As #20booksofsummer nears its close, here’s a few words on some of the books I’ve recently read. I’ve managed to finish 14 of the 20, and am ambitious enough to believe I can make that 15 by the 5th September deadline, as I’m speeding through Go Set A Watchman at the moment. If only I hadn’t been distracted by so many newer, shinier books…
Burley Cross Postbox Theft: Nicola Barker
I’ve heard so many good things about Nicola Barker – and have had this book on my shelf for six years. So it’s embarrassing to admit that it became my first, and so far, my only abandoned read of the 20 Books list. The novel is composed of twenty-seven letters written in almost identical, crazed-Archers-style voices, detailing the frustrations, rivalries, grudges and secrets of the village of Burley Cross. Unfortunately, I soon tired of the lack of differentiation between the voices and the incessant and exaggerated humour – I’ve never been good with books that seem to only be concerned with prose or with jokes, and Burley Cross Postbox Theft ticked both boxes. Perhaps I’ll be brave enough to try something else by Barker in the future – Darkmans received such praise – but I’m not sure that will be for some time.
Everything is Teeth: Evie Wyld and Joe Sumner
This is the first graphic novel I’ve ever read, and I only picked it up because I loved Evie Wyld’s All The Birds, Singing so much. It’s absolutely brilliant, even if I finished it over the space of a bus journey. The story of Wyld’s childhood obsession with sharks, paired with Sumner’s clever illustrations, somehow perfectly conveys the instability that lies under the surface of childhood; the sense you have, when you are a child, that there’s something about life that you can’t get at. Sharks chase little Evie everywhere; they follow her home from school, hover over her bed at night; she sees them in the reflection from a dark window. But, outside her imagination, there are also hints at what those more turbulent realities might be. Everything is Teeth could easily have become heavy-handed, but somehow manages to pull off what it’s doing perfectly, even in the last few pages where the parallels are drawn most explicitly. Good for anybody who thinks they hate graphic novels.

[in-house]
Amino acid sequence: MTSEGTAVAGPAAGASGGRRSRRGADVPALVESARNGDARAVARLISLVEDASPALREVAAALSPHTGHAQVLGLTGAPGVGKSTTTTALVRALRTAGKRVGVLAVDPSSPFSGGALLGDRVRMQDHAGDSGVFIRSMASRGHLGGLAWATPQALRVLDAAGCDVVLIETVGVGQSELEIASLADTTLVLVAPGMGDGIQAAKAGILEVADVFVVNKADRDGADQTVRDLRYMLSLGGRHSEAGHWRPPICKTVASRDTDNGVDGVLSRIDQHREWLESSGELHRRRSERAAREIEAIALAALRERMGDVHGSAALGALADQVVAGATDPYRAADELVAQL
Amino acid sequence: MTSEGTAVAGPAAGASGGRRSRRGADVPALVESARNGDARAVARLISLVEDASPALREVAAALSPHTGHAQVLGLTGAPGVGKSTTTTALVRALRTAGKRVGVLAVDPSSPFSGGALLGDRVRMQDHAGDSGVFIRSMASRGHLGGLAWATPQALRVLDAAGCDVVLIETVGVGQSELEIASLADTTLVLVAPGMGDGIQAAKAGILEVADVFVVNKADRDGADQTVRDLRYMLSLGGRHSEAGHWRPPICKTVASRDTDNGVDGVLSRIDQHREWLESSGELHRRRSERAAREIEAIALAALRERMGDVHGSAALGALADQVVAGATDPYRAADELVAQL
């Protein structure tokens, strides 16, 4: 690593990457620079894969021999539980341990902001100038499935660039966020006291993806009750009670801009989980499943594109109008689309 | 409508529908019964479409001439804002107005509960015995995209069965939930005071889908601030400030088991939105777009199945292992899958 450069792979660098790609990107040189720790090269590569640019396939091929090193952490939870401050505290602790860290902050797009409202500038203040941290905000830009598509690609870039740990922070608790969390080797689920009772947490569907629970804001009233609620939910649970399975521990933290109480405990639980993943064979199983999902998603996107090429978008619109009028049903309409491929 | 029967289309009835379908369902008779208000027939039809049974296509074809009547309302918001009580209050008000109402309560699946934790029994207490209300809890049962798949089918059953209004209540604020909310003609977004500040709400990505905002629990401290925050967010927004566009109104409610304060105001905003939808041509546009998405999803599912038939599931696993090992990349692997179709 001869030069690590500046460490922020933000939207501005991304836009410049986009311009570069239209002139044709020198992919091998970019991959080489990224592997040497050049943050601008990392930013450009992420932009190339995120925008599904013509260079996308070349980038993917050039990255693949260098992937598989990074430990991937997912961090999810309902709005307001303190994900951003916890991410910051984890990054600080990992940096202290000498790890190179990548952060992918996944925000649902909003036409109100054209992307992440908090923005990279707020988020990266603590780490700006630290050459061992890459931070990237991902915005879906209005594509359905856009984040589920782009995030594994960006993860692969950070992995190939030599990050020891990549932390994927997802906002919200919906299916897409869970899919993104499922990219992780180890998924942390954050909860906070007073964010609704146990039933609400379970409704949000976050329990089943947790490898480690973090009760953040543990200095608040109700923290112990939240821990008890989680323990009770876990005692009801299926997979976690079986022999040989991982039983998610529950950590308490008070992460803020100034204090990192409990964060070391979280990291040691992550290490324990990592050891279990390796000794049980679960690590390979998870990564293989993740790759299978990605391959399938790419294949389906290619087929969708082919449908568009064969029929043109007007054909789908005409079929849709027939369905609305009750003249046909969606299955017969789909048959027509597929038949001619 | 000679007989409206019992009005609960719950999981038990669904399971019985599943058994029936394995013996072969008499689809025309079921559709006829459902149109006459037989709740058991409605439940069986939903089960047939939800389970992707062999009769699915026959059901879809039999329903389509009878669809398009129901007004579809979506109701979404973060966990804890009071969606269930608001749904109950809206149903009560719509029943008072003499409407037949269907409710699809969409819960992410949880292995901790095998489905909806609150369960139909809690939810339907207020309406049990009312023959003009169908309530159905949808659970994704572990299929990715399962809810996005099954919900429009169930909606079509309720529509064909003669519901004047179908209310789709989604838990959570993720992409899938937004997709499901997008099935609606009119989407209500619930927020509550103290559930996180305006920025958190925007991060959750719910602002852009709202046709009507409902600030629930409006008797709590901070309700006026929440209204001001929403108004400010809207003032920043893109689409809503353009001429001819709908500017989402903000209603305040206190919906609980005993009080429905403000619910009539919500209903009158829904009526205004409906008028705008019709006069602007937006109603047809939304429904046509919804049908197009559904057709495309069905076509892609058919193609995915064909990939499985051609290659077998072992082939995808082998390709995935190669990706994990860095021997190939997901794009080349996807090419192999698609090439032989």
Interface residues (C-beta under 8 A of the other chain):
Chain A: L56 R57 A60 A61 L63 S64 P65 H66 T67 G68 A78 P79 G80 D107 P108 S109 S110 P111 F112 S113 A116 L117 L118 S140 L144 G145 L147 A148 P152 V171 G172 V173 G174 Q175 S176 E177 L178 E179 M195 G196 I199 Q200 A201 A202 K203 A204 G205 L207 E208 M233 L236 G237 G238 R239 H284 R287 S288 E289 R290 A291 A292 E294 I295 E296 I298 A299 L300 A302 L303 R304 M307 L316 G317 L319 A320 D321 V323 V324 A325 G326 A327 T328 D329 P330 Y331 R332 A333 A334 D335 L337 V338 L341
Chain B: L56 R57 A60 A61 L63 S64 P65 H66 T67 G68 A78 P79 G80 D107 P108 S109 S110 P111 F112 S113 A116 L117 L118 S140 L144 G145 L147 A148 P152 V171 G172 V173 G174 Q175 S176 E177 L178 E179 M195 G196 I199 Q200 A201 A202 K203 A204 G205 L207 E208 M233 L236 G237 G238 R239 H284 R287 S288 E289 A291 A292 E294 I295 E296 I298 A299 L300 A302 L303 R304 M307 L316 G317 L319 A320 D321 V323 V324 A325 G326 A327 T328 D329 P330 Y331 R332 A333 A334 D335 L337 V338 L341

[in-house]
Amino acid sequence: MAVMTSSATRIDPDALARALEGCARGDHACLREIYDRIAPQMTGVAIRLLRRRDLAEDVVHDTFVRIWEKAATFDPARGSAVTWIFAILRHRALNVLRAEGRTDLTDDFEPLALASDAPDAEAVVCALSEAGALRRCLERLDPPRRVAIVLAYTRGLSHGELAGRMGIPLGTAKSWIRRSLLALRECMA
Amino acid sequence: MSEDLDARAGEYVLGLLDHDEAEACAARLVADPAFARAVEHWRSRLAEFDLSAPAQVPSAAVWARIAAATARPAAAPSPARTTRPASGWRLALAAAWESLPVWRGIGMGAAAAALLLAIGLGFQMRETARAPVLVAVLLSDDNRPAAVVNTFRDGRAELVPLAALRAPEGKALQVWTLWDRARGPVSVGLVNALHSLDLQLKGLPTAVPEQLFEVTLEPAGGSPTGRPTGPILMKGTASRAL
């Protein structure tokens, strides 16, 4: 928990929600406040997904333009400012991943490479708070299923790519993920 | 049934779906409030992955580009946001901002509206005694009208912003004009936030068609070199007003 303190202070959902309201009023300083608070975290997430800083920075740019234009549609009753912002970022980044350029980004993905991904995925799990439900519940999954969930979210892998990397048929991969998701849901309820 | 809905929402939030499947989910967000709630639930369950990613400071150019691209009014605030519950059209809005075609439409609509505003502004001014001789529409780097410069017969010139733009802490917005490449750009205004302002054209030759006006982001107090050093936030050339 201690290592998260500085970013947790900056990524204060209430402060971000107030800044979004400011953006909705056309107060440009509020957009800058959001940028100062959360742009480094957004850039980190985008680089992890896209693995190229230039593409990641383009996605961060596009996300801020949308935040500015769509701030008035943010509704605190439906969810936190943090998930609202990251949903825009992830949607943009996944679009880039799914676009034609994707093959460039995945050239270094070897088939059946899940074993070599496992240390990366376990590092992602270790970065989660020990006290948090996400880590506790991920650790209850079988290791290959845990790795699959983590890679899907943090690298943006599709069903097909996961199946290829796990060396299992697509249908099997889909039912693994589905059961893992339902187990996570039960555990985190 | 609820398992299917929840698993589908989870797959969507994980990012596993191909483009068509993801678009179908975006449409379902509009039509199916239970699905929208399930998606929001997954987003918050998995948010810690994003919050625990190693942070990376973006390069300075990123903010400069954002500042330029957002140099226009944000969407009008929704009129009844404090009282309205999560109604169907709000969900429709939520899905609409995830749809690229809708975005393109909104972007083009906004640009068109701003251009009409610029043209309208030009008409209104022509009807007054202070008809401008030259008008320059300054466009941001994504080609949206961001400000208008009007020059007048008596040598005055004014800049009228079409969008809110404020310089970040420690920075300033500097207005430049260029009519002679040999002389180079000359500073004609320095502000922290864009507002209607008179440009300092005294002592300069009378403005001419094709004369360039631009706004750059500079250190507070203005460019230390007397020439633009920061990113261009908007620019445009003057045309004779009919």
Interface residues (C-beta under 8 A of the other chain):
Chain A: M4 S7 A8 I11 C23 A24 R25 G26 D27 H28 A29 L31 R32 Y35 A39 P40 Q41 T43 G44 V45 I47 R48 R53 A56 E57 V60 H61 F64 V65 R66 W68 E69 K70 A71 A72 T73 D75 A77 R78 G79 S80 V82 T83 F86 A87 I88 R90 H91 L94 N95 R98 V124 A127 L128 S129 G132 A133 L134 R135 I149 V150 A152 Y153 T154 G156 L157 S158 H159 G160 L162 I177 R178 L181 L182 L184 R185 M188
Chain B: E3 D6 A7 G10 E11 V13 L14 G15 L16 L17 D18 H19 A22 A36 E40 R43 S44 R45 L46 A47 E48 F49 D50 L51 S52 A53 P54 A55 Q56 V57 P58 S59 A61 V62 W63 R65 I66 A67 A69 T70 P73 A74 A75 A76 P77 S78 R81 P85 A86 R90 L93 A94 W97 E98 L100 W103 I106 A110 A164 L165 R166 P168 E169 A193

The Round House: Louise Erdrich
Joe’s mother, Geraldine, is raped one evening as she travels home from the store. She withdraws into her bedroom for weeks, while Joe tries to make sense of what is happening by trying to find out who raped her. But the story is complicated by the fact that Joe and his parents live on an Ojibwe reservation in North Dakota, and as Joe’s father, a tribal judge, tells him, the complicated array of laws and jurisdictions that carve up the land makes it impossible to know whose responsibility it is to bring Geraldine’s rapist to justice. While the symbolism is occasionally heavy-handed – the novel begins with father and son pulling out seedlings that have lodged in the foundations of the family’s house, with Joe left to finish the job – The Round House is a compelling read. Joe, who at thirteen is only just into adolescence, is strongly characterised, and his relationships with his friends, rather than his mother’s ordeal, are at the centre of his story. The throwaway remark at the beginning of the novel about his friend Cappy’s death on the highway loops by its end into an inconclusive but completely satisfying climax. The setting is fascinating, but Erdrich handles detail well, not allowing the story to be overtaken by its context – although the statistics in the author’s note at the end, including the fact that one in three Native American women will report being raped during her lifetime, make grim and important reading.
I’ll aim to review the remaining completed books – Closure, The Eustace Diamonds, J and Go Set a Watchman – soon.